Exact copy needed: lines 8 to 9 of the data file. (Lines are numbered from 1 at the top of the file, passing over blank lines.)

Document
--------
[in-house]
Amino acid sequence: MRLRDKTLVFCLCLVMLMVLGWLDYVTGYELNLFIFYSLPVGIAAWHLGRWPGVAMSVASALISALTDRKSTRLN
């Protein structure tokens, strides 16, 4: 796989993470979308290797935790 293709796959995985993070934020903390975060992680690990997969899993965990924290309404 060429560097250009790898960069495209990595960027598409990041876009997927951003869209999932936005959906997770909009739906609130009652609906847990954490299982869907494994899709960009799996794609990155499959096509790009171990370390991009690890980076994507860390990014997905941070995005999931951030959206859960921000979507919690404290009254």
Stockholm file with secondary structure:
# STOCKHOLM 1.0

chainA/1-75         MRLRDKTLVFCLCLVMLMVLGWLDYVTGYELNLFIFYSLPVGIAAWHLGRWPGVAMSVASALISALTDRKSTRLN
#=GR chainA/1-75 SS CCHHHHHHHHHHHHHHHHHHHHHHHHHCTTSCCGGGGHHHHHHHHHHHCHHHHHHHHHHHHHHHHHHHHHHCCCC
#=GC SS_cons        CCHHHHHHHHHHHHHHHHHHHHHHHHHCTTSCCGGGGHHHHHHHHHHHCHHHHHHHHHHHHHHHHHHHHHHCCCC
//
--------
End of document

#=GC SS_cons        CCHHHHHHHHHHHHHHHHHHHHHHHHHCTTSCCGGGGHHHHHHHHHHHCHHHHHHHHHHHHHHHHHHHHHHCCCC
//